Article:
The FTC Alleges Intel Engaged in Systematic Anticompetitive Campaigns
The US Federal Trade Commission today finally issued a statement regarding their ongoing investigation of alleged anticompetitive practices over at Intel, on the claim that they are stifling innovation:
The Federal Trade Commission today sued Intel Corp., the world’s leading computer chip maker, charging that the company has illegally used its dominant market position for a decade to stifle competition and strengthen its monopoly.
…the FTC alleges that Intel has waged a systematic campaign to shut out rivals’ competing microchips by cutting off their access to the marketplace. In the process, Intel deprived consumers of choice and innovation in the microchips that comprise the computers’ central processing unit, or CPU. These chips are critical components that often are referred to as the “brains” of a computer.
…Intel carried out its anticompetitive campaign using threats and rewards aimed at the world’s largest computer manufacturers, including Dell, Hewlett-Packard, and IBM, to coerce them not to buy rival computer CPU chips. Intel also used this practice, known as exclusive or restrictive dealing, to prevent computer makers from marketing any machines with non-Intel computer chips.
A fuller list of allegations is available on the posted announcement. I puzzled over this one today, before I tapped out a reply. I’m somewhat sympathetic to Intel, because their Software Developer Network was one of the inaugural sponsors of SiliconANGLE, and I was able to get to know a number of folks on that team, and I generally like what they’re doing over there.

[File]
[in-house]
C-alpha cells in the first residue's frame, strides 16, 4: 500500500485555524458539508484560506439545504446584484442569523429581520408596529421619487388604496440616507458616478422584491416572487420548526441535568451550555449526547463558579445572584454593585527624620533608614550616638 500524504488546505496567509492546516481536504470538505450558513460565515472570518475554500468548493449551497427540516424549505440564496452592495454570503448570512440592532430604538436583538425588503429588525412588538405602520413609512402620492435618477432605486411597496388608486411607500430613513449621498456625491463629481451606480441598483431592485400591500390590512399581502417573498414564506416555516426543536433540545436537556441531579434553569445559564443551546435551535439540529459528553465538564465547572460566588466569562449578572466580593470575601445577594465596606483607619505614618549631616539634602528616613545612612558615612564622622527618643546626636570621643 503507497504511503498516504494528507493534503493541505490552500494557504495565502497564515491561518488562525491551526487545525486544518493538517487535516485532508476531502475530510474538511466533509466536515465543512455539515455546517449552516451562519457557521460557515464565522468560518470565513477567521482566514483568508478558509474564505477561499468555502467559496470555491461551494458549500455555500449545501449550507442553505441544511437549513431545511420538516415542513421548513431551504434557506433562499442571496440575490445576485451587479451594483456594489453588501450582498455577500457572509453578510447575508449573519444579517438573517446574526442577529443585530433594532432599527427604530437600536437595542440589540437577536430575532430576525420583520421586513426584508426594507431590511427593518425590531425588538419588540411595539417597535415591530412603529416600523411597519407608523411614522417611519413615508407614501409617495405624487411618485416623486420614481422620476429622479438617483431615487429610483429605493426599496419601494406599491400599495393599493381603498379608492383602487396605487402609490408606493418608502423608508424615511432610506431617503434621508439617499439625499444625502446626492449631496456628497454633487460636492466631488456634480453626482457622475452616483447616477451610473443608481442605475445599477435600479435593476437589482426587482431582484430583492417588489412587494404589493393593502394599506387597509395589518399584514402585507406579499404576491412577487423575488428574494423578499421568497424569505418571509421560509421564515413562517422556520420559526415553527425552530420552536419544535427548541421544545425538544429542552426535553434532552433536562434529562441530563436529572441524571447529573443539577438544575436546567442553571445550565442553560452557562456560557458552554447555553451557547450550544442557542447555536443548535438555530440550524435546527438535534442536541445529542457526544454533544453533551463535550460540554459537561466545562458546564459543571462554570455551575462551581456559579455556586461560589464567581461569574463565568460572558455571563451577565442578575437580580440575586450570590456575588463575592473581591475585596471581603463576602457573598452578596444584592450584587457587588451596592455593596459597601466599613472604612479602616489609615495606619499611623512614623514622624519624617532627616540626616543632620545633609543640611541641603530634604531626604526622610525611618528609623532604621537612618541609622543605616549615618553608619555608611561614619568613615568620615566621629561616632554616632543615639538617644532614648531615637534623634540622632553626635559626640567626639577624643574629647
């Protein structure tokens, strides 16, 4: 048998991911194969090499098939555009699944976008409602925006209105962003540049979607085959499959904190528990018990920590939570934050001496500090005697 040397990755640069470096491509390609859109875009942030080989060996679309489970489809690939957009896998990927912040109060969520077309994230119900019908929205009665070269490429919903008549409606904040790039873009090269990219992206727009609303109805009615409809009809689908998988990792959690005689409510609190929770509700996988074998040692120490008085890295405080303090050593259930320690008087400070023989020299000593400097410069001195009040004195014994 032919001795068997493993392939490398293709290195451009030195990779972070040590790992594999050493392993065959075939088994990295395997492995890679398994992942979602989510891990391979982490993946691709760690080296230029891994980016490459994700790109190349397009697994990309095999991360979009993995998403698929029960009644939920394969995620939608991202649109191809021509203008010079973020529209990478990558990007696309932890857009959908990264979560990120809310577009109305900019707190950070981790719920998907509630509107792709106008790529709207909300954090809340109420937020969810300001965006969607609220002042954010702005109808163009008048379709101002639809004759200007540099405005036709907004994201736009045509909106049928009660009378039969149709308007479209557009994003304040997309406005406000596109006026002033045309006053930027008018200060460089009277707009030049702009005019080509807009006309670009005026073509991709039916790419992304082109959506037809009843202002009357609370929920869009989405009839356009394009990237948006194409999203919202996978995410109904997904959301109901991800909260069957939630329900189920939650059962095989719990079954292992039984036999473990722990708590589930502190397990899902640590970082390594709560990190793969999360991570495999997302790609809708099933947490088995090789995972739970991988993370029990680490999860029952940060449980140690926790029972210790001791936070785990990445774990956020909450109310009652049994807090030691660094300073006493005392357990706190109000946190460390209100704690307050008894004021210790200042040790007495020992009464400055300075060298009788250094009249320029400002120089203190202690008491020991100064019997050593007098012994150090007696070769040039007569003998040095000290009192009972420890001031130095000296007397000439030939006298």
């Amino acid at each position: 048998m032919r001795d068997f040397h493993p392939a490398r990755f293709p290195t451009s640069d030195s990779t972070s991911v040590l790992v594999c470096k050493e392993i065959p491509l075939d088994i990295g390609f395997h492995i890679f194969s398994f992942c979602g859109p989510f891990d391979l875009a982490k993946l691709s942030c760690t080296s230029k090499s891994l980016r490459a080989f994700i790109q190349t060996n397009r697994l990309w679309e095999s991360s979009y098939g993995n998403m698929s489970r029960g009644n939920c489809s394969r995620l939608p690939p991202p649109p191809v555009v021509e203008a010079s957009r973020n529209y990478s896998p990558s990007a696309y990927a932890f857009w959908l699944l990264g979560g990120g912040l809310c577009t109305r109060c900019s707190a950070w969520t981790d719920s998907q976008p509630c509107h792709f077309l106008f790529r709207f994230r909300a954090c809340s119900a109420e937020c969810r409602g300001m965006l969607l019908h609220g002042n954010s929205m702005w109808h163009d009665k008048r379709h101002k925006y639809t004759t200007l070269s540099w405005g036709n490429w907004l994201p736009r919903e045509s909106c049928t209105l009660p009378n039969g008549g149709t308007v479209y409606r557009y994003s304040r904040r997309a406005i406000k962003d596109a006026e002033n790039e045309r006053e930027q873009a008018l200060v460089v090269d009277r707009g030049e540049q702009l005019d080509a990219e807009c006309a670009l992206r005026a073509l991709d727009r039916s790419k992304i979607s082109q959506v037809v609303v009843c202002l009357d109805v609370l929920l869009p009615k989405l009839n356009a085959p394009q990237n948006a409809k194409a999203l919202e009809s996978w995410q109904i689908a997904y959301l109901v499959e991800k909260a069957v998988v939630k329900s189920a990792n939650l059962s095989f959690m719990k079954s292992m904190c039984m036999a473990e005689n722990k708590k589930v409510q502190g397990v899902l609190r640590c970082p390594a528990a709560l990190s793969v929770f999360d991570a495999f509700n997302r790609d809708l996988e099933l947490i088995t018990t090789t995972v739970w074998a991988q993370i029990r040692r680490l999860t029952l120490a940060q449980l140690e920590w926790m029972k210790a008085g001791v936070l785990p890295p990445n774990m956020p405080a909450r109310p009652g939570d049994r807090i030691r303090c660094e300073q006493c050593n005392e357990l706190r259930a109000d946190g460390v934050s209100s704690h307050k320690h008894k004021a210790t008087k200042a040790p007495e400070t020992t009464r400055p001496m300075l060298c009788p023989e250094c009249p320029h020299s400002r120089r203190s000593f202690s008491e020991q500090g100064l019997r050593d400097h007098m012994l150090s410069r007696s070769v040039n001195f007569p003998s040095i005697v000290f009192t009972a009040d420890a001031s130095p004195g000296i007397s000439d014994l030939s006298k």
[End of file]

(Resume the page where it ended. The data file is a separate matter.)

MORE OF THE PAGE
The folks on the Software Developer Network team are in general pretty social media savvy, and understand principles like open-ness and collaboration. In that respect, their ethos seem to be in line with mine.
Of course, I don’t confuse the software side with what’s going on over at the hardware side, which is part of an overall highly cutthroat industry, unlike anything we bloggers deal with (as Mike Arrington recently found out). Is what the FTC alleges truly going on? I don’t know if there’s really any way I could tell you.
I talked to John Furrier today about it, since he’s a longer history with Intel than most I know.
The corporate side is very tight lipped and have been for many years,” said John. “The corporate PR team has been anything but collaborative in fact acting strange over the past two years.”
He also noted that Intel is a player that competes with much more than other chipmakers.
“They have high quality people over there. From the data that I have it appears that they are more desperate then evil,” John told me. “The mega-trend of cloud computing and mobile is absolutely disrupting their existing business. Some say that Intel did not position itself well for this paradigm, despite having displayed technology long ago that is now mainstream in today’s market.”
I’ve put out some feelers with folks I know who are, in general, experts on this antitrust business. The FTC has been making their case, and Intel has not been particularly forthcoming in the rejoinders. Usually I’ve got fairly strong an informed opinions on this, but in the absence of actual data or evidence in this case, I can’t come out strongly for or against Intel.
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